Sometimes those who are normally very expressive in conversation, lose all emotion, animation, ‘life’ at the lectern. The result is a monotonous delivery that puts their audience to sleep.
One of the most interesting people with whom I worked was Harris. A Canadian lawyer who was outgoing, extroverted and extremely colorful in normal conversation as well as in the courtroom, Harris was unable to deliver a presentation with the same enthusiasm and expression for which he was known.
When I recorded his presentation in rehearsal, he was stunned at how stiff, how boring and how dry he was: his delivery was lackluster, devoid of any emotion or expression.
I told him to do it again but this time to imagine he was sitting at the kitchen table giving the same presentation to his wife Donna. His immediate reaction was that it would not sound right. I told him to trust me. So, he followed my advice and the result was a presentation that was dynamic. In addition, he looked and sounded normal and natural.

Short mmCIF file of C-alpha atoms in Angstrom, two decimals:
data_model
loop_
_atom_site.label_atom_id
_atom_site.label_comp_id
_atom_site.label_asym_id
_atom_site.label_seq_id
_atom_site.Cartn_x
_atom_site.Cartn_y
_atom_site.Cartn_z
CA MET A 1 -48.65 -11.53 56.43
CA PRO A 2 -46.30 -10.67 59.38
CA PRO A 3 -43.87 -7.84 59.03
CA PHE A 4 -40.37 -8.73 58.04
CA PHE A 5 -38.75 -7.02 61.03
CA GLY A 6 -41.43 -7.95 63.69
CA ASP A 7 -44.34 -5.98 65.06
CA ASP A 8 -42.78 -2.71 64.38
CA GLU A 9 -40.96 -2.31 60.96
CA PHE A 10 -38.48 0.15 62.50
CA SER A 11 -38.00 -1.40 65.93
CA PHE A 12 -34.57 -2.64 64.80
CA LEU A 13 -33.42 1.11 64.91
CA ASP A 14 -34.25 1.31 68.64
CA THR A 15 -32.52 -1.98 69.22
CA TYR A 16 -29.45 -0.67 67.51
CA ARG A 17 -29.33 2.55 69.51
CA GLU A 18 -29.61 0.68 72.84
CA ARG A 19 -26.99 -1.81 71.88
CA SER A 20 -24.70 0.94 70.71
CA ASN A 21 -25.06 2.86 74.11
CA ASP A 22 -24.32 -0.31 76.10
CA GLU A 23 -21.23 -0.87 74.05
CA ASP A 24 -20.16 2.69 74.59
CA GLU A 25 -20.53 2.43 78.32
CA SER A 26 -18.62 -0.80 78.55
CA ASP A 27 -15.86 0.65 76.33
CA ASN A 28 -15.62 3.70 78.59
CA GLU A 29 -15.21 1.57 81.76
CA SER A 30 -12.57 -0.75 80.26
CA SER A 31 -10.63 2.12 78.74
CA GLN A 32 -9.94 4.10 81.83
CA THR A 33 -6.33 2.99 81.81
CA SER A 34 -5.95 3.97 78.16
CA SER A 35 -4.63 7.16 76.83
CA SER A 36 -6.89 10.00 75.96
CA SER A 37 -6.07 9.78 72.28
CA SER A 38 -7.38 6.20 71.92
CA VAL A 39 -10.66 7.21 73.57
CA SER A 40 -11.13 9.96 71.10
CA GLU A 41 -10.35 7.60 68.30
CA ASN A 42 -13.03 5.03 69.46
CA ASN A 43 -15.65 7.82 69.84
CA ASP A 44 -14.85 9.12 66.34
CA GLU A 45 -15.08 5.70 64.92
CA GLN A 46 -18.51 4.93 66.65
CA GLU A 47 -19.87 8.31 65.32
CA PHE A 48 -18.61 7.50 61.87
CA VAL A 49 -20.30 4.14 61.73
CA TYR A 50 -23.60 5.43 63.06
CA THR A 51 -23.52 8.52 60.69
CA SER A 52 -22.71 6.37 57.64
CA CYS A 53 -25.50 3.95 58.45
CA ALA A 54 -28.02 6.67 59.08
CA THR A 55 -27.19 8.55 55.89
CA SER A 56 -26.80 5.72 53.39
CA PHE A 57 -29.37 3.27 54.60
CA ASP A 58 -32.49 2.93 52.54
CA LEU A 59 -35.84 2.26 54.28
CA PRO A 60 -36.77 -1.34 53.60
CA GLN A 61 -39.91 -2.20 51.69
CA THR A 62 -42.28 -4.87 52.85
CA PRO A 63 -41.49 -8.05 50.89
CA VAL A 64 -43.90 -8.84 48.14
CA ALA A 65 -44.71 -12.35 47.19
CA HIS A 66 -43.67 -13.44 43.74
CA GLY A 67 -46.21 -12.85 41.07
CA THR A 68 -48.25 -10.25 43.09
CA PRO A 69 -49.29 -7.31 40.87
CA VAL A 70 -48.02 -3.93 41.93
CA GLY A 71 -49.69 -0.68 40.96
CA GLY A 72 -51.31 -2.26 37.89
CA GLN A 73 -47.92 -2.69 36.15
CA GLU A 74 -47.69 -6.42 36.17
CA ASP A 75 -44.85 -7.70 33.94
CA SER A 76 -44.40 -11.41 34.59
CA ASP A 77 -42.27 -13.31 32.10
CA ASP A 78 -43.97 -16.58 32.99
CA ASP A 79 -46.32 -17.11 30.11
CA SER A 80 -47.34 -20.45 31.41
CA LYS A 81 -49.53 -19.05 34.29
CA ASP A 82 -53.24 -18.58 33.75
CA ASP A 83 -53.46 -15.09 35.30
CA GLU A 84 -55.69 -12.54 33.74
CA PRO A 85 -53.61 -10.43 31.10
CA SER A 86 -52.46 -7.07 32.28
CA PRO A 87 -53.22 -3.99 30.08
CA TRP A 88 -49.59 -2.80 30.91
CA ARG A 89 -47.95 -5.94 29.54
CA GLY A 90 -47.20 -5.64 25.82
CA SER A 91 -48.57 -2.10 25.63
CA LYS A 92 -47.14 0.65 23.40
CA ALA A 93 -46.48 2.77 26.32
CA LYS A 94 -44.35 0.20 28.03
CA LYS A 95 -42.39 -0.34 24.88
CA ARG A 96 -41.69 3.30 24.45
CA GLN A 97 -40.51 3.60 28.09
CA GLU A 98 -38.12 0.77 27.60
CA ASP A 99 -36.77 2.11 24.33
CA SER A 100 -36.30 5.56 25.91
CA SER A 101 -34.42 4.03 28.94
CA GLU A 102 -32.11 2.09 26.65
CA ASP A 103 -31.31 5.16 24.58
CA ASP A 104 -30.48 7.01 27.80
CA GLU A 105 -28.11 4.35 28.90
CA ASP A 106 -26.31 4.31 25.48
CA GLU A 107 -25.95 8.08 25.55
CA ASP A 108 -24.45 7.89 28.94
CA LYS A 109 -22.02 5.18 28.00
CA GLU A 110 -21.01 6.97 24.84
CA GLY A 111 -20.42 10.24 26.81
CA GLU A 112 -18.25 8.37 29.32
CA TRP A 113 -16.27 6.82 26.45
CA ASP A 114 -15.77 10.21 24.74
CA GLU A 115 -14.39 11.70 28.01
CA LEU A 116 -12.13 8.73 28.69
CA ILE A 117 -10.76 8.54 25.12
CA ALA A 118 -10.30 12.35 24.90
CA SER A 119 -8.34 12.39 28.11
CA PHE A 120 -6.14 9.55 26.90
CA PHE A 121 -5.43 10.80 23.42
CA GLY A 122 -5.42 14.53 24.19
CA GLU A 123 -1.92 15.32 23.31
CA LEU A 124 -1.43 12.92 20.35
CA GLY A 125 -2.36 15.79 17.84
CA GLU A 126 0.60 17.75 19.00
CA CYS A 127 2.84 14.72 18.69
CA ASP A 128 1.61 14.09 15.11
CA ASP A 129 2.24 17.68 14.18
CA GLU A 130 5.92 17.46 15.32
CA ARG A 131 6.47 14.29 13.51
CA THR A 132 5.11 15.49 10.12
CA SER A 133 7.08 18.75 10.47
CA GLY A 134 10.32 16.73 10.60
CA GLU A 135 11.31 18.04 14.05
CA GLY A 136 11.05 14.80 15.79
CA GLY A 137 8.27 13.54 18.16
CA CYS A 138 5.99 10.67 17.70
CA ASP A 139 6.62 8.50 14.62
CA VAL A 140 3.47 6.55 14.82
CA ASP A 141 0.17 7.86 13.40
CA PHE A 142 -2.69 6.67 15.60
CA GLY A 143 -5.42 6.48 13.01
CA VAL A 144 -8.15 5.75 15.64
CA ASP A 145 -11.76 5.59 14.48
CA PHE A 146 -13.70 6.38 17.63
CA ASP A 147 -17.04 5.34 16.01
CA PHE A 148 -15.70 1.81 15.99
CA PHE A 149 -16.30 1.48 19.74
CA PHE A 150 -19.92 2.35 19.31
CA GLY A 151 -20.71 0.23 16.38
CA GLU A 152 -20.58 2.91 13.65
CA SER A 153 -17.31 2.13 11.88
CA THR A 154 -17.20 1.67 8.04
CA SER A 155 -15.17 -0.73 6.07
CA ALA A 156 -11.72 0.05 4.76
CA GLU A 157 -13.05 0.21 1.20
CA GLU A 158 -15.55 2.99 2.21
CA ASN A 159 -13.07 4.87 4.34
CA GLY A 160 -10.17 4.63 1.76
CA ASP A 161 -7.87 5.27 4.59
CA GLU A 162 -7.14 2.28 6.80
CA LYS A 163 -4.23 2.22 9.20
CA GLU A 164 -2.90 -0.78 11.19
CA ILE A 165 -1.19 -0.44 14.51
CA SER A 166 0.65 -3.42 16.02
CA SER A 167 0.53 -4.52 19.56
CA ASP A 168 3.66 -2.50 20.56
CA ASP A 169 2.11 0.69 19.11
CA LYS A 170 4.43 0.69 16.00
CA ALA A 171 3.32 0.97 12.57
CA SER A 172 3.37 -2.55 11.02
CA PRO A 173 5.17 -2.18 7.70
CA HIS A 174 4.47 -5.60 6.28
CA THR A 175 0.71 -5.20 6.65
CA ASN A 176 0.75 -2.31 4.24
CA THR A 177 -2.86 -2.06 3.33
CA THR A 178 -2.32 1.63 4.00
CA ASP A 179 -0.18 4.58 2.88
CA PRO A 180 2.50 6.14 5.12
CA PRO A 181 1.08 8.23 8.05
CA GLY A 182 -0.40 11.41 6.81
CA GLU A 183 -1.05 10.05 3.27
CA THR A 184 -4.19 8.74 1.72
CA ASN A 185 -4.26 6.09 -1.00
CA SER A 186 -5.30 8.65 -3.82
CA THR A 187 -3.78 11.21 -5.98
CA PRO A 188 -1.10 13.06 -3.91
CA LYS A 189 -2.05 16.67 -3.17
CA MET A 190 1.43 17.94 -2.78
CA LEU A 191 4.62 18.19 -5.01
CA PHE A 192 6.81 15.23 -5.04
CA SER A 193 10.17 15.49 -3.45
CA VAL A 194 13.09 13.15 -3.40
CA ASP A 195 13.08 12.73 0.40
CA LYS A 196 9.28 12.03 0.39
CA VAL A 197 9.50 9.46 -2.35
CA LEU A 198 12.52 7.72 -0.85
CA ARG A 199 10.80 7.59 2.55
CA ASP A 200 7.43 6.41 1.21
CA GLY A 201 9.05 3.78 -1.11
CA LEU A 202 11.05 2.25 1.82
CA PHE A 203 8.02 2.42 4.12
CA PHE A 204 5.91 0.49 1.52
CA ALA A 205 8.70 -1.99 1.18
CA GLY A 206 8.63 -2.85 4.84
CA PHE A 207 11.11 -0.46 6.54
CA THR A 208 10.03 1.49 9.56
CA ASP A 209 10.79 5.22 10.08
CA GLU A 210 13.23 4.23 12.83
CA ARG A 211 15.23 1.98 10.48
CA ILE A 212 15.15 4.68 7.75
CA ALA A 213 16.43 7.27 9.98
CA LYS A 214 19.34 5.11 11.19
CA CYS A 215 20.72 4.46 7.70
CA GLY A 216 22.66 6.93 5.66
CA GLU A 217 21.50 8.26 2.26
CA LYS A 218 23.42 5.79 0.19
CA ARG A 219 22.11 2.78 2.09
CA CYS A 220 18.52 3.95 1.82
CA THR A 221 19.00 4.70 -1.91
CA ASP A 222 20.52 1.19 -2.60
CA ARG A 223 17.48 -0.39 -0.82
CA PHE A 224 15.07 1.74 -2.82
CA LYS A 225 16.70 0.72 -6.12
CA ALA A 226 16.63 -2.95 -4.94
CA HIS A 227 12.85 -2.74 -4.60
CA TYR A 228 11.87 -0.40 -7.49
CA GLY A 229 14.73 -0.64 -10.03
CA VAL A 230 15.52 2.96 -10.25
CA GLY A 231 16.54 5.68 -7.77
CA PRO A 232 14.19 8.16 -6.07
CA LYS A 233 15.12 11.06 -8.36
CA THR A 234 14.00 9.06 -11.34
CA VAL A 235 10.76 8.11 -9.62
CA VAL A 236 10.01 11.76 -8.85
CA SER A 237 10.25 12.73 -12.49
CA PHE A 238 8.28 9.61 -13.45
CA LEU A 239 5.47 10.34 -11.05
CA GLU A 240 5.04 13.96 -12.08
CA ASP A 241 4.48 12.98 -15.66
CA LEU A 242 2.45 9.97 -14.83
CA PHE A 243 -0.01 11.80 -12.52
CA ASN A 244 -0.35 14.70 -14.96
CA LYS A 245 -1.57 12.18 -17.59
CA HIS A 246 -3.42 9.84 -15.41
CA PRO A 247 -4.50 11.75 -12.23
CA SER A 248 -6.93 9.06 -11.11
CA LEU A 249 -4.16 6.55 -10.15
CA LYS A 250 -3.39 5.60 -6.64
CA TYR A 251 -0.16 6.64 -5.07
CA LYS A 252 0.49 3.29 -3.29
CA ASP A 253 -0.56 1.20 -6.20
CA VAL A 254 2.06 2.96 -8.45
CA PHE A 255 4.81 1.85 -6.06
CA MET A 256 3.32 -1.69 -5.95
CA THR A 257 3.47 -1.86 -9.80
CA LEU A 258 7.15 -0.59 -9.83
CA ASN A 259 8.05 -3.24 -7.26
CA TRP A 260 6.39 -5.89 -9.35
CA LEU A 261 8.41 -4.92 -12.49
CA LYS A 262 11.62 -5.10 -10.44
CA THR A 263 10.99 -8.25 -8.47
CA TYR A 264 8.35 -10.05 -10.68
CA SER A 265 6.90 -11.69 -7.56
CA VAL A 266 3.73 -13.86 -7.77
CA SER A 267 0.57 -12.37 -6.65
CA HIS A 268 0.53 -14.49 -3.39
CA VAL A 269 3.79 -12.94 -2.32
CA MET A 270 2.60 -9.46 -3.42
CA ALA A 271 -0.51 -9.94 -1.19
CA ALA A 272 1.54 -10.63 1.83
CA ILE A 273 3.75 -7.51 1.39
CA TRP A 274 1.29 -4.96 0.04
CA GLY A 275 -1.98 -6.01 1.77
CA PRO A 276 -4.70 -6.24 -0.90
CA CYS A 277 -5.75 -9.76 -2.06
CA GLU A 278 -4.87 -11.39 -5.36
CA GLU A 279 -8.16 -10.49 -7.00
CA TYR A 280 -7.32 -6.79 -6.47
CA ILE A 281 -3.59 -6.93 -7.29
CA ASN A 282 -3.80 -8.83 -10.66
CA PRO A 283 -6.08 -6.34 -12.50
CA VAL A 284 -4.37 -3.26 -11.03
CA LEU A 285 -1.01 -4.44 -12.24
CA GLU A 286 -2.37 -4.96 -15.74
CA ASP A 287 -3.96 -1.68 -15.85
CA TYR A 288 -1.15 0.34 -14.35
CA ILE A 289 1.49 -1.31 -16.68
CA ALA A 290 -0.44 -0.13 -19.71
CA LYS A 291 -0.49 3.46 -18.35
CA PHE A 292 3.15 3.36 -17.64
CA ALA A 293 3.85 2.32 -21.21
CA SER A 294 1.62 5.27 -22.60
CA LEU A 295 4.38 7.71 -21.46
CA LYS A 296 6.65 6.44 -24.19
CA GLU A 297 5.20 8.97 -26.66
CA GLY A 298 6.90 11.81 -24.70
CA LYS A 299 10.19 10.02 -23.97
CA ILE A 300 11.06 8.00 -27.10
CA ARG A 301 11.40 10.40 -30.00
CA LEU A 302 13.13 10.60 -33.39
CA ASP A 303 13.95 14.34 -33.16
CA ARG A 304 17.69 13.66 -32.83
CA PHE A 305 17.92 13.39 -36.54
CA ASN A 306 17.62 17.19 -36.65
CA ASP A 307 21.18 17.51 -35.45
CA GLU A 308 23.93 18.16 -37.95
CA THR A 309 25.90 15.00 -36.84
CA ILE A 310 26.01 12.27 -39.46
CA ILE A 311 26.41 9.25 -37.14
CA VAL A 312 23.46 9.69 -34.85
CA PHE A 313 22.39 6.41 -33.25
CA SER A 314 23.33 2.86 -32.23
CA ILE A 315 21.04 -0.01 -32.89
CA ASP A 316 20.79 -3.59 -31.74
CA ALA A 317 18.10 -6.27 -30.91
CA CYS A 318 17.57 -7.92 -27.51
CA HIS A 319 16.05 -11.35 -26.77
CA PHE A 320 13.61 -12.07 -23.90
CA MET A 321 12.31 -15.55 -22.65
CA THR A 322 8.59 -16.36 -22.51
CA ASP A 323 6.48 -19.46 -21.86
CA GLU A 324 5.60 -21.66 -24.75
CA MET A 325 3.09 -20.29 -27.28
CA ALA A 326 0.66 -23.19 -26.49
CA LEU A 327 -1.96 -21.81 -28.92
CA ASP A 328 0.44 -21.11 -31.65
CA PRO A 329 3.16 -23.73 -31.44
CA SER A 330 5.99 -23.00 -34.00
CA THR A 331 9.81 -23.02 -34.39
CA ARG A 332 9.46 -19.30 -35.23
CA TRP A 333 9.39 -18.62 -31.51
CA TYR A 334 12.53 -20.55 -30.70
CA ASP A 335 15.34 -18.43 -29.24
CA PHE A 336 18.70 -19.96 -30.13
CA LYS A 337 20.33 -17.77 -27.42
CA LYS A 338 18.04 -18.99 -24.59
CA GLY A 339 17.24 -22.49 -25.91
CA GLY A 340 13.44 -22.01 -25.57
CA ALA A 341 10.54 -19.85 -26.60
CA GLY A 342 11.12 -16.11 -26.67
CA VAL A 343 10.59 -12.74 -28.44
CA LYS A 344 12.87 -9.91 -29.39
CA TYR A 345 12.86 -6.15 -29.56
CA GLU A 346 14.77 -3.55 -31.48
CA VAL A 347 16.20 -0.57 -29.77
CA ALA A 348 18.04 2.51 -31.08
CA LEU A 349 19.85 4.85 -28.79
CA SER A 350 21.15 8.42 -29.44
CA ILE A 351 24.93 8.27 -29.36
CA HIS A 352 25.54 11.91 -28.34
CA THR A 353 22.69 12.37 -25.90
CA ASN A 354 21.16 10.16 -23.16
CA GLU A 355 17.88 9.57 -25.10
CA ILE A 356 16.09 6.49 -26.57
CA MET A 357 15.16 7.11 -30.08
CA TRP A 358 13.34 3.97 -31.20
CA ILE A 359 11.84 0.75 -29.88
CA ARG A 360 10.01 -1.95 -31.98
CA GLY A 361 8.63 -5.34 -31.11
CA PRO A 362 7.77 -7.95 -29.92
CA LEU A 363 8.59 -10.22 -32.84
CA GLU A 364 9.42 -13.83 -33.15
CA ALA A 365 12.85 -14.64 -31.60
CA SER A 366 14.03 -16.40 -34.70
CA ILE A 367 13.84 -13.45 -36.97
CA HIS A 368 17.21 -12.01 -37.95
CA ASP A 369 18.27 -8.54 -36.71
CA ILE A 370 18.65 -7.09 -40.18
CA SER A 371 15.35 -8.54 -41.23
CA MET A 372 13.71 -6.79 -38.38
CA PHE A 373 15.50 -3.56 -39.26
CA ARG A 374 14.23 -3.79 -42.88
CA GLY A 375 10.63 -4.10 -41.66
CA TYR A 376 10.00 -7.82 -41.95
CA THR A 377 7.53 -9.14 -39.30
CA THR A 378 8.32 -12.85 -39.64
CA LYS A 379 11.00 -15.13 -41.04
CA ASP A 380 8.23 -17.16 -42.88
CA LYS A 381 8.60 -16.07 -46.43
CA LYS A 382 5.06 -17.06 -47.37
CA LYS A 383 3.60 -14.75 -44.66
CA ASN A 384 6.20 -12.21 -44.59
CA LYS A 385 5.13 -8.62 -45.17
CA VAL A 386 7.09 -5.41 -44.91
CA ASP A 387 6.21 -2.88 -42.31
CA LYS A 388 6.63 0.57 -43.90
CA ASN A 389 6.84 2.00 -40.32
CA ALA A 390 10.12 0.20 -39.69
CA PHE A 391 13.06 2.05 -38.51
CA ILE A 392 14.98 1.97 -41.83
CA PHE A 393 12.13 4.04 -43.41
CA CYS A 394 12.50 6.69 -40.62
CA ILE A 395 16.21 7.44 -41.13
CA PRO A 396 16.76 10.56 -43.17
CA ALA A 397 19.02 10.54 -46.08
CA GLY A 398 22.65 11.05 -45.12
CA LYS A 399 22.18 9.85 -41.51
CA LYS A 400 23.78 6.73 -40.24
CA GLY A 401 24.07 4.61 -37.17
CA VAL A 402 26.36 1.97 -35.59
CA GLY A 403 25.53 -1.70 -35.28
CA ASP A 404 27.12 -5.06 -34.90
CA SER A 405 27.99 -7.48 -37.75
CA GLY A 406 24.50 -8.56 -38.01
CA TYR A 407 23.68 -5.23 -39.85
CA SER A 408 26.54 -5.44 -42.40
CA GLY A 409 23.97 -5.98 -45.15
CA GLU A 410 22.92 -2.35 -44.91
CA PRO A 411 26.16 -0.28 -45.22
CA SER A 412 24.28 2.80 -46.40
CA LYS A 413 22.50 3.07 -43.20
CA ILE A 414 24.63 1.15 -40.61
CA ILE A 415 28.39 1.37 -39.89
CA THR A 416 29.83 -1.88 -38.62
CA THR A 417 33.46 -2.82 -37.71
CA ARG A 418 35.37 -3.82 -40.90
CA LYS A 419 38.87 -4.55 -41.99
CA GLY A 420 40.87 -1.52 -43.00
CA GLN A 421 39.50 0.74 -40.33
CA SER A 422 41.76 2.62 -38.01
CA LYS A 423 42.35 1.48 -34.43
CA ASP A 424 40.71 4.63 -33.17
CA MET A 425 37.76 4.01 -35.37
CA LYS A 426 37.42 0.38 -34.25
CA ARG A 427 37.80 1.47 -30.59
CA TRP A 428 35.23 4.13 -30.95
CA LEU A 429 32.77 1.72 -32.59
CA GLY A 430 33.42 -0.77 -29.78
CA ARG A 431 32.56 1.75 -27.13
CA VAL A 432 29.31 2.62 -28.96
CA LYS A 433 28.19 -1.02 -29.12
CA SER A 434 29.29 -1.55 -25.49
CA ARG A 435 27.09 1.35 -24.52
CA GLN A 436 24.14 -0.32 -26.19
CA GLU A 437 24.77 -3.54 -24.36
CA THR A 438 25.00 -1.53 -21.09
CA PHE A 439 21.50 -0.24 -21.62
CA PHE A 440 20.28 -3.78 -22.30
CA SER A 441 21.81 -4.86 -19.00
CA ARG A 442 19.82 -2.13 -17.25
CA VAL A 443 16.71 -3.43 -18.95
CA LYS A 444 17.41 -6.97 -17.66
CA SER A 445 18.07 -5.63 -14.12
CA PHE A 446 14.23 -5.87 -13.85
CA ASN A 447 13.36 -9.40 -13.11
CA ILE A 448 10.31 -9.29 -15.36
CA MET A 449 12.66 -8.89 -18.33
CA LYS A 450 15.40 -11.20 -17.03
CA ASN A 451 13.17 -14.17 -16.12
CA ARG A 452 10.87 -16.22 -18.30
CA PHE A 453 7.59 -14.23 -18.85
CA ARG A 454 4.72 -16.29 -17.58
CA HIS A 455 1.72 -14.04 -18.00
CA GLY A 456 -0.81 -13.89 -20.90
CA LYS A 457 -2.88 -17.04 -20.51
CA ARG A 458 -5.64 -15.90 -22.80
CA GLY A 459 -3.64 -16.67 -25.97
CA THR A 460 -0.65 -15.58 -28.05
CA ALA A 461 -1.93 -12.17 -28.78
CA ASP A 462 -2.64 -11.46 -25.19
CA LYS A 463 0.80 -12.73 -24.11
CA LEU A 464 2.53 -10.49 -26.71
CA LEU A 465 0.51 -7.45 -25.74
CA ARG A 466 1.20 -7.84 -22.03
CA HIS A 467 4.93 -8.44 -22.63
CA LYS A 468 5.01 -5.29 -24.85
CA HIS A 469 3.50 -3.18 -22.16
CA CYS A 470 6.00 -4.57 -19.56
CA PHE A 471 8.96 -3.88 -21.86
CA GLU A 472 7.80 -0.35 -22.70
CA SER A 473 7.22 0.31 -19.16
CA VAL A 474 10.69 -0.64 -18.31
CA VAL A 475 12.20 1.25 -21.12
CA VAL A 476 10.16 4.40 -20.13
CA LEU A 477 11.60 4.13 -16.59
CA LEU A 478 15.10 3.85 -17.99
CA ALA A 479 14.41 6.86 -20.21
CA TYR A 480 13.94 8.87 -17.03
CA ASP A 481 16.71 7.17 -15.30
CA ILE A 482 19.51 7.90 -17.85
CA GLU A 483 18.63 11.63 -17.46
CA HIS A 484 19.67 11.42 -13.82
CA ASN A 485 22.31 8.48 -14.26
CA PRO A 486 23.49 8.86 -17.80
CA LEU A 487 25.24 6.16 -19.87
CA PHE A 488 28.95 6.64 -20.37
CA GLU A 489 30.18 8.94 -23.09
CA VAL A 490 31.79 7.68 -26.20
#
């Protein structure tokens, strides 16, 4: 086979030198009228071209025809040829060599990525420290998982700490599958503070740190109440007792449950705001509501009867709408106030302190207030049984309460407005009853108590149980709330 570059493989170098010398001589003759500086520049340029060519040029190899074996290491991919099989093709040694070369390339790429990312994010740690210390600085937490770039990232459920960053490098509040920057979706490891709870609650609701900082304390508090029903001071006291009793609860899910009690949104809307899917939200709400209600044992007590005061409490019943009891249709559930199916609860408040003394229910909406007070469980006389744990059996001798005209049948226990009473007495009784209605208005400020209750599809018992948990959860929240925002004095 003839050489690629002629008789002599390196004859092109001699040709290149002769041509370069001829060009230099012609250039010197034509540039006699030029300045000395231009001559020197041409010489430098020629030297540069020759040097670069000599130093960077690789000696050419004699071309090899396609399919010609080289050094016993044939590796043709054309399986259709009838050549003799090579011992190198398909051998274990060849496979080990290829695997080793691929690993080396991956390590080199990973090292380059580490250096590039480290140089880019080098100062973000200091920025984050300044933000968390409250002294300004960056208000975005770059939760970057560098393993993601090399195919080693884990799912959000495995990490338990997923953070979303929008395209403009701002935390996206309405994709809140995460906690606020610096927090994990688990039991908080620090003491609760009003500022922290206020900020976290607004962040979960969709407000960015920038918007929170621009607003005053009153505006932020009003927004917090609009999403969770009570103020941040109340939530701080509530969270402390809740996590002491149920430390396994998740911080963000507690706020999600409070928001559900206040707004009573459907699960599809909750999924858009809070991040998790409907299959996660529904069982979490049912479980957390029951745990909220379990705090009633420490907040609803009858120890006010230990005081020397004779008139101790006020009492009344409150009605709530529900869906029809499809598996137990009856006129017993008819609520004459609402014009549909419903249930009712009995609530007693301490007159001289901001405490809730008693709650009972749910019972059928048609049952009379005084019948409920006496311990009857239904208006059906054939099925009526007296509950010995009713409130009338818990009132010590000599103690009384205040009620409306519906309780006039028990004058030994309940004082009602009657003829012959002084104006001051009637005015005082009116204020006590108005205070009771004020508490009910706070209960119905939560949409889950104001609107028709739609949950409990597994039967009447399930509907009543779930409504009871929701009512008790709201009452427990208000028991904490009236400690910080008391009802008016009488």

If your presentations are lacking in expression and you are normally expressive in conversation, there are 3 things you need to change:
1. Take control of your nervousness. If nervousness is in control of you, then your emotion, your expression, your color will never come through.
2. Make eye contact with your audience. Talk to them, not at them.
3. Treat your audience as if you were having a conversation in your living room.
So, how do you take control of your nervousness when your stomach is in knots, your mouth feels like the Sahara desert, your knees are shaking, and your voice is quivering? Learn to breathe with the support of your diaphragm. Shallow or lazy breathing, which is typical of 99% of the population, actually increases your stress because it does not allow for the elimination of the toxins in the body. And those toxins exacerbate your nervousness.
If you learn to breathe with support, you will then be eliminating the toxins thereby decreasing your stress. You will still be nervous but you will be in control of it, allowing it to work for you and not against you. You will then discover why nervousness is a good thing: that rush of adrenaline can take your presentation to a whole new level and allow you to talk to your audience effectively, dynamically, expressively.
Boring doesn’t sell; a dynamic delivery does!